Border Patrol agents are being fired and otherwise disciplined for posting in a private Facebook group. The group included thousands of Border Patrol agents and higher ups. Some Democrats are concerned that penalties for most of the agents who posted in the group have been reduced extensively; only two agents were ultimately fired following an internal investigation. This is unlikely to inspire any more love for the Border Patrol in Washington D.C.
Border Patrol agents punished for posting
An official internal review board suggested a mass firing after news reports began to cover questionable content being posted in the group.
In the end, only two agents have been fired; others have been given suspensions without pay or written reprimands as alternative punishments.
One of the two fired agents was punished for what sound to be relatively benign posts, including a certain cartoon frog and a photoshopped image of Joe Biden employing his signature creepy touch pose with Alexandria Ocasio-Cortez.
The other agent was fired for posting “doctored image of then-President Donald Trump raping a member of Congress.” Free speech aside, you just can’t post stuff like that, especially if you’re a federal employee. This one should have been fired by the Border Patrol and he was.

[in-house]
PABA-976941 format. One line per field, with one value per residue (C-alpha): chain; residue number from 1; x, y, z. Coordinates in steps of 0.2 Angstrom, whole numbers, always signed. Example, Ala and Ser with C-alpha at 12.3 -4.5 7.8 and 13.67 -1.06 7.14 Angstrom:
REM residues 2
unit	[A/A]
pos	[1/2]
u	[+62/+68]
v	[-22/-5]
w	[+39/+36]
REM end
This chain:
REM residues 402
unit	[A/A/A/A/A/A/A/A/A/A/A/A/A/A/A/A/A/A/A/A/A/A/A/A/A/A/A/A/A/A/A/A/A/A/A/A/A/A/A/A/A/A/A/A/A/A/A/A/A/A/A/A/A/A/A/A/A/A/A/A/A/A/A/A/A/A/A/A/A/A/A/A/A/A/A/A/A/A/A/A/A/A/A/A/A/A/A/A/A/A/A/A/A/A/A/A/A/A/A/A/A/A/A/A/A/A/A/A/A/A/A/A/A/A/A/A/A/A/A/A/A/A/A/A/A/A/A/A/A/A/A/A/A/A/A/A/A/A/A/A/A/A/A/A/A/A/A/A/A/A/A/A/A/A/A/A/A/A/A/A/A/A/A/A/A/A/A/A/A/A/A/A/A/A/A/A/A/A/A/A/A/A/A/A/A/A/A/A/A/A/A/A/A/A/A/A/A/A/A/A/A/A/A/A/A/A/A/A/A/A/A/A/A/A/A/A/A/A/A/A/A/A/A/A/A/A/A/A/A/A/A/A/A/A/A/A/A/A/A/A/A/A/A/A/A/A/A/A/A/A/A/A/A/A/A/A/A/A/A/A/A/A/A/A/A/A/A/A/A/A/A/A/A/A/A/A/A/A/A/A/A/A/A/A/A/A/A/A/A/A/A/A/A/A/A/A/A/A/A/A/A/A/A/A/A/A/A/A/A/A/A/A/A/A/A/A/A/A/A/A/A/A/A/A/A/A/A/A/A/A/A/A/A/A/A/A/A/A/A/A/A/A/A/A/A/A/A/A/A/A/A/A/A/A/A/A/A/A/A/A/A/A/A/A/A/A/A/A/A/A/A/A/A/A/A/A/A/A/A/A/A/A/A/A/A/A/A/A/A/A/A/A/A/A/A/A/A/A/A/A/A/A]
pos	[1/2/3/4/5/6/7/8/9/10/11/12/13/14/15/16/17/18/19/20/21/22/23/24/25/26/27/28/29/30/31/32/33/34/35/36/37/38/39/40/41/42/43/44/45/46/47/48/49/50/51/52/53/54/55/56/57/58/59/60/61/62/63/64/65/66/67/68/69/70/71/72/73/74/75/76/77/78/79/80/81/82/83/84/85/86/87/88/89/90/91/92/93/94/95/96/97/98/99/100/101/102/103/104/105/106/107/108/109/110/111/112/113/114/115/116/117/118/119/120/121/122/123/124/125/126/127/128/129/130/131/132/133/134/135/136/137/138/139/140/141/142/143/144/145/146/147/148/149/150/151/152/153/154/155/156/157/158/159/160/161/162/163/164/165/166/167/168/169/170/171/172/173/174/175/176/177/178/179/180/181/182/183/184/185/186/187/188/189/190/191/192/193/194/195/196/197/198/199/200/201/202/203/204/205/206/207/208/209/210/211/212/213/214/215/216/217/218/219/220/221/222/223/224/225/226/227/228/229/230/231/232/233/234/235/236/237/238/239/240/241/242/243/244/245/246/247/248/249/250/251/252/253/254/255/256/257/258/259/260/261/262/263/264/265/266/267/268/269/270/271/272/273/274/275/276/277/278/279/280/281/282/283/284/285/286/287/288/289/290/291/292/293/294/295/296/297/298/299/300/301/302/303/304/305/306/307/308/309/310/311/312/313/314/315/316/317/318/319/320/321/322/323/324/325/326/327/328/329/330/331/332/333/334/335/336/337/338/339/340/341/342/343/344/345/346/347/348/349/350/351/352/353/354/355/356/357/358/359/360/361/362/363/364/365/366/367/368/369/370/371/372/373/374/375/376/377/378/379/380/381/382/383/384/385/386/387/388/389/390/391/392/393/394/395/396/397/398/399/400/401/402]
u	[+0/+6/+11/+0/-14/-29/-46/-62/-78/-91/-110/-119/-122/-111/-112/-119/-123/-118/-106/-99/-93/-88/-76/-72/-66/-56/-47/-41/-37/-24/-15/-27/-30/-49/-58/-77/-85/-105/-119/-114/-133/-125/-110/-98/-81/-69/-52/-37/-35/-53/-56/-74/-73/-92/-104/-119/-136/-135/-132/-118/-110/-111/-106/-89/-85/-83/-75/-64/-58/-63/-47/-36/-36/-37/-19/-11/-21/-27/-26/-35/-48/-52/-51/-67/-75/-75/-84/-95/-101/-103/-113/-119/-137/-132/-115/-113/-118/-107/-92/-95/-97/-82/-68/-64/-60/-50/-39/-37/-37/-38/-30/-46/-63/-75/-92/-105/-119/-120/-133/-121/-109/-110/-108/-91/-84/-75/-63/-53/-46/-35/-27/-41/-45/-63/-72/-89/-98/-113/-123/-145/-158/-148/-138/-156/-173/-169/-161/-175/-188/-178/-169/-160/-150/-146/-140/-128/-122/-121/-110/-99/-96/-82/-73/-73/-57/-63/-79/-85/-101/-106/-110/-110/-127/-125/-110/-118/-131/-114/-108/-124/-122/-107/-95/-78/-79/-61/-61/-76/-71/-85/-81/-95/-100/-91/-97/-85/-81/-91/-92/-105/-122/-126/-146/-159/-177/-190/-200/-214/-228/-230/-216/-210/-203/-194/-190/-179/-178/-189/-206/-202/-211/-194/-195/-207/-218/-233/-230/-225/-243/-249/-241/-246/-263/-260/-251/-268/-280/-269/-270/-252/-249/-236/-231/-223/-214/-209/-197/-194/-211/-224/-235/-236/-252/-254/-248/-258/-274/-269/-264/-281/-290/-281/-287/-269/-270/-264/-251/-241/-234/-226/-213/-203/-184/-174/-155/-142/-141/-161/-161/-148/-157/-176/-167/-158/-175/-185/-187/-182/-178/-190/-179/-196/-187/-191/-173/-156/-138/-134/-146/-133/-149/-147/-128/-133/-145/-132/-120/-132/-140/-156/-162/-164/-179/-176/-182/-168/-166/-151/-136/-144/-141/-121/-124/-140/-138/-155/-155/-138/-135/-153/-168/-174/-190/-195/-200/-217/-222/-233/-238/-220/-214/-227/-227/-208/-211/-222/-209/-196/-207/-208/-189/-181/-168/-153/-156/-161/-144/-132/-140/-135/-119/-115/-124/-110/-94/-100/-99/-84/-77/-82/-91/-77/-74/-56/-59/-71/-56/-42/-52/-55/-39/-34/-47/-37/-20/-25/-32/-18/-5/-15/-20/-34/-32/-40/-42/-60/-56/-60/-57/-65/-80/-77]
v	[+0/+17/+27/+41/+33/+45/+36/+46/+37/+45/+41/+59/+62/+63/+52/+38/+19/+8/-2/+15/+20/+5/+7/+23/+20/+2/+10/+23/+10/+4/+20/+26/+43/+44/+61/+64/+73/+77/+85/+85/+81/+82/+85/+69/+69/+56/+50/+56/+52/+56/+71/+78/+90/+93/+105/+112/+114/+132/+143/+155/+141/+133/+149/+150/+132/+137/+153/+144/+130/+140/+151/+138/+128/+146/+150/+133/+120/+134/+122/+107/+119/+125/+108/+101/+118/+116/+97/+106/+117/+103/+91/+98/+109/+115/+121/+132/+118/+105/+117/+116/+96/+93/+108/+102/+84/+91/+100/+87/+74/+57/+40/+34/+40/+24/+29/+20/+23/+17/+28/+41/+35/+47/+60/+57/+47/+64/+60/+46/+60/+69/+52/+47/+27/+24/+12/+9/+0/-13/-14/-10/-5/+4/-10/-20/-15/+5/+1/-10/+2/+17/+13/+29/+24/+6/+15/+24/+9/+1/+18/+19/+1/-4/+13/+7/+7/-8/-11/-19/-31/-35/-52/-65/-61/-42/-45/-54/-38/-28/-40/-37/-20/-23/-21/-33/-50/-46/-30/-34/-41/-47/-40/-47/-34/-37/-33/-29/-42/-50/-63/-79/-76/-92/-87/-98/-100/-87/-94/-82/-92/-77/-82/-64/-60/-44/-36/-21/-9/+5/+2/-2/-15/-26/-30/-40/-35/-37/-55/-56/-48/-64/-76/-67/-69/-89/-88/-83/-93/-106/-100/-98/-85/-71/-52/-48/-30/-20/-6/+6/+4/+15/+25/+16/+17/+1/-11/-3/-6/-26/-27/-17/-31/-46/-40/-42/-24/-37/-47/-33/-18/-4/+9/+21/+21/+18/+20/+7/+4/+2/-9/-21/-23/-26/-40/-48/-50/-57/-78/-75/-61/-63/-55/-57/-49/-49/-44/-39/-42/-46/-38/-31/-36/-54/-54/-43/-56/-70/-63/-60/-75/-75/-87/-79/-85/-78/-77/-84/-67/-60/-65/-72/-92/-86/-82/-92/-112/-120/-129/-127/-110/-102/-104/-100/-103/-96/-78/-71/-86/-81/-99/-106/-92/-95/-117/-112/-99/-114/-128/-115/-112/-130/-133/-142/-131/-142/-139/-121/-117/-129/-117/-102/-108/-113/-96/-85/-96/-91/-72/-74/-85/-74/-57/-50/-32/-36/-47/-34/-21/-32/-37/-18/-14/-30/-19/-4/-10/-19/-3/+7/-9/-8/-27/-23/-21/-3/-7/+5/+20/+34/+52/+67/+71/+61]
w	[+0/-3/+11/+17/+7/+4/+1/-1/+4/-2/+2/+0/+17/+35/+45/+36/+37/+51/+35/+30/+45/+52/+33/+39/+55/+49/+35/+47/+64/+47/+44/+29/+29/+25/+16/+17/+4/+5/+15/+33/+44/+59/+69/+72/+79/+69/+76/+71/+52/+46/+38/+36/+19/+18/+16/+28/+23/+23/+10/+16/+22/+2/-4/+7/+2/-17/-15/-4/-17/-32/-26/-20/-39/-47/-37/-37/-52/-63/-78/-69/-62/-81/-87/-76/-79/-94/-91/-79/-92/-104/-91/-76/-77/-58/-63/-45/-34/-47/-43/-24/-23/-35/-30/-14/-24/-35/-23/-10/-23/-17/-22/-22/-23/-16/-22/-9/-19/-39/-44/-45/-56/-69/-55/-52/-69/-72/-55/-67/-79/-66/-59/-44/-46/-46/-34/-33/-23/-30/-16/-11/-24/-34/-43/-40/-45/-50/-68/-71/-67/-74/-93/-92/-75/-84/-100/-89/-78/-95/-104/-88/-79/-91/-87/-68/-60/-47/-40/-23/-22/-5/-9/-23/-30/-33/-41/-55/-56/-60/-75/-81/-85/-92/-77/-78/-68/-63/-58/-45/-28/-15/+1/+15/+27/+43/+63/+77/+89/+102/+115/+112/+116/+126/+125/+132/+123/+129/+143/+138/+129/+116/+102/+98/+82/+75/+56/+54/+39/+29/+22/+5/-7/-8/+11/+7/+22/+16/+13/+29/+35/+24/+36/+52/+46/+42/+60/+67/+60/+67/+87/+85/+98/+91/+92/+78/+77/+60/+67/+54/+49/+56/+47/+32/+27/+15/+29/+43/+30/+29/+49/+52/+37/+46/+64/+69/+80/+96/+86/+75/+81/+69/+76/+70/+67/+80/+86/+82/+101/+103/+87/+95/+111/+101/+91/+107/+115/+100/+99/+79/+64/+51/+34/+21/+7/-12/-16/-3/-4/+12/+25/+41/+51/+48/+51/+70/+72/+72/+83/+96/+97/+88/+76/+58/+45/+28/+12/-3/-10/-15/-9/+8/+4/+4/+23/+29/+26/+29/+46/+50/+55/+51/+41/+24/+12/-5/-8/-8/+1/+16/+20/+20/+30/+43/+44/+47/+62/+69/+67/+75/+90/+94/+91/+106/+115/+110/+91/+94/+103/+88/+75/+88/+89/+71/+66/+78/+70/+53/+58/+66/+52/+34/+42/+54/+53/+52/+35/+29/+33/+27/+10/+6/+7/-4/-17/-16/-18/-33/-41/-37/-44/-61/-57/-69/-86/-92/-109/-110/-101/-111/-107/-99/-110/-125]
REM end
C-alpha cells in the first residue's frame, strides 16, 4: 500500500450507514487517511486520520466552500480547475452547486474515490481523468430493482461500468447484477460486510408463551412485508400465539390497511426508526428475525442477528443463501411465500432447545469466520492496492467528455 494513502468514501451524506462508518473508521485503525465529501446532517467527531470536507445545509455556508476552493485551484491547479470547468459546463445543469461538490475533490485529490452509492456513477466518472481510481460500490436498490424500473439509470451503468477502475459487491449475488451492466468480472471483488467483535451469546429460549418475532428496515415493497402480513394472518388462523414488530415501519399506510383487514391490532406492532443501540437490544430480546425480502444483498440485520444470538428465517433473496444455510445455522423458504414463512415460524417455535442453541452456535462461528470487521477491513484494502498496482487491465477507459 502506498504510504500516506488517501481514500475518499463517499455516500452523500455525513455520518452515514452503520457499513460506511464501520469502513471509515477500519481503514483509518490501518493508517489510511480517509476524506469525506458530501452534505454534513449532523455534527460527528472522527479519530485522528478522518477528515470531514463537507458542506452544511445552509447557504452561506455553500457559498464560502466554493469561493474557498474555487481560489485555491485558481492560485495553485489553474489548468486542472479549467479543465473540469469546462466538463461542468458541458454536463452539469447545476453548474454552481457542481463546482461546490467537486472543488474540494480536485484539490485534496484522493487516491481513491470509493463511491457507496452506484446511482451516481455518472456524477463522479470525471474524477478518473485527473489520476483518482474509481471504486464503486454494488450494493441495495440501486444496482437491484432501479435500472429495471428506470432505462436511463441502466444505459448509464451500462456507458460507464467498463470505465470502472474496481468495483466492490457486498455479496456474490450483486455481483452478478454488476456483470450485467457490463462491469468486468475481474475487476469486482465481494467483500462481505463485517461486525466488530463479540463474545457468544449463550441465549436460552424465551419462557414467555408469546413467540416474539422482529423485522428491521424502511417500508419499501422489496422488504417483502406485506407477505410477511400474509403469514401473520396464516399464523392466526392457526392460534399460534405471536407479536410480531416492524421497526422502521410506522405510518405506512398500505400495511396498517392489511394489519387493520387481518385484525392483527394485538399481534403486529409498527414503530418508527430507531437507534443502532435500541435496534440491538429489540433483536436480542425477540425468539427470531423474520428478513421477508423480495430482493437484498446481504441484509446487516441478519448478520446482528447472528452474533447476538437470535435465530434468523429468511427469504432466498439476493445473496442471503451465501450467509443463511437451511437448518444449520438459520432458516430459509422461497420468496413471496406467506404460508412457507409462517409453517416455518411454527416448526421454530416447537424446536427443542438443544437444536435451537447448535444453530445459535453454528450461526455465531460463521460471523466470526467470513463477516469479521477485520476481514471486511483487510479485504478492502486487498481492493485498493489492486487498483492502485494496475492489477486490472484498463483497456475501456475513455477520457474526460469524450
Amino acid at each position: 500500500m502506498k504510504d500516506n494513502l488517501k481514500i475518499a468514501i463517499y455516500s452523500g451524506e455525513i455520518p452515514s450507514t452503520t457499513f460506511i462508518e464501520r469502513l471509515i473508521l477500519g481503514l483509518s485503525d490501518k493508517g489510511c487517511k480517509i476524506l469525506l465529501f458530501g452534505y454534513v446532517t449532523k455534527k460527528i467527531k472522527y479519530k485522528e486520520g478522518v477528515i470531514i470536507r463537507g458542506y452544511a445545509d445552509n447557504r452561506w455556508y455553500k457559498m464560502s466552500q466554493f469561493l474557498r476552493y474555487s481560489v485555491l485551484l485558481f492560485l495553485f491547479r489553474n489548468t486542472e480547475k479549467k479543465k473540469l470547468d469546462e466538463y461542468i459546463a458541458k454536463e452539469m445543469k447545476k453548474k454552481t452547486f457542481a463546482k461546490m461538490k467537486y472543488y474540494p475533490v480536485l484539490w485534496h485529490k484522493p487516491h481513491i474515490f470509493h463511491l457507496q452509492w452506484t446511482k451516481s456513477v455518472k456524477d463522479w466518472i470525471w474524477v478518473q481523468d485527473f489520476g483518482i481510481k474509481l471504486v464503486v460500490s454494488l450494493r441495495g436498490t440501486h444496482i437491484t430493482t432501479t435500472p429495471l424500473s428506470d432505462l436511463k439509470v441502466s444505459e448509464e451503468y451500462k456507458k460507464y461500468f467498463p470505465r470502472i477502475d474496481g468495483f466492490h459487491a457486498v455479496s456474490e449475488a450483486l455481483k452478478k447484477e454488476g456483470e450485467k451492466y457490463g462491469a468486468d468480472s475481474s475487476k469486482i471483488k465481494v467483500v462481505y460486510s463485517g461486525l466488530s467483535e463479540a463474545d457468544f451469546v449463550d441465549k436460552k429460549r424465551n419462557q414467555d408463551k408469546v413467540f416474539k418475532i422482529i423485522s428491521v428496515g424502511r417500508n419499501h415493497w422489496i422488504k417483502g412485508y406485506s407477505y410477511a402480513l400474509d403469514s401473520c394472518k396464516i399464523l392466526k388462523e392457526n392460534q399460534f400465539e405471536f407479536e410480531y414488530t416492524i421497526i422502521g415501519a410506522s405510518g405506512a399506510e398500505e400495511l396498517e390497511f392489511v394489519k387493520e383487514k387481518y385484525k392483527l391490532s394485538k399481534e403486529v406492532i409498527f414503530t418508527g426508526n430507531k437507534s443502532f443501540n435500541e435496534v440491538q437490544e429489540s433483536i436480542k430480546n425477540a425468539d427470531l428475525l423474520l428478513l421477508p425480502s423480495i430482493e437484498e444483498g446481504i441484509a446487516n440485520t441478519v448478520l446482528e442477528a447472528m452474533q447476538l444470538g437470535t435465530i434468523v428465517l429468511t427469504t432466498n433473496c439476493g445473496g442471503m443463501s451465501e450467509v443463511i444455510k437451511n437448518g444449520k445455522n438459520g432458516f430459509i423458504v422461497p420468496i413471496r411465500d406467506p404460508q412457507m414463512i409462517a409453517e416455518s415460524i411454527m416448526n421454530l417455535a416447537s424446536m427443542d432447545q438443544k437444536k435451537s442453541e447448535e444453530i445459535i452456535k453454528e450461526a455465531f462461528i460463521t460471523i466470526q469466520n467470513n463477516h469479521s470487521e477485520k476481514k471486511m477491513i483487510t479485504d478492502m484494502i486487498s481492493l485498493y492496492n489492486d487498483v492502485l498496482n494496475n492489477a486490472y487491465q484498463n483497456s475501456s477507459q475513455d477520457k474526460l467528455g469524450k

For the most part, however, critics appear to be angered by the fact that Border Patrol agents had any private space online to express their thoughts and opinions with each other.
A thankless job
High ranking officials within the Border Patrol have acknowledged that they joined the group so that they could understand what their subordinates were thinking and feeling.
This is undoubtedly useful for any leader who wishes to know what the prevailing mood is amongst the workforce, particularly in such a difficult line of work.
As for the rank and file members, being a Border Patrol agent nowadays must be exceedingly stressful both due to the nature of the job and due to widespread hostility from politicians and segments of the public.
Sharing jokes and unfiltered remarks with peers is hardly an uncommon way of coping with a difficult and stressful work environment.
The fact that only two agents were fired is very telling; clearly the Border Patrol thinks that it will struggle to replace agents in this climate.
Current agents are already struggling to do their job under constant scrutiny from Congress and the White House. Why would anyone else sign up for such a thankless job?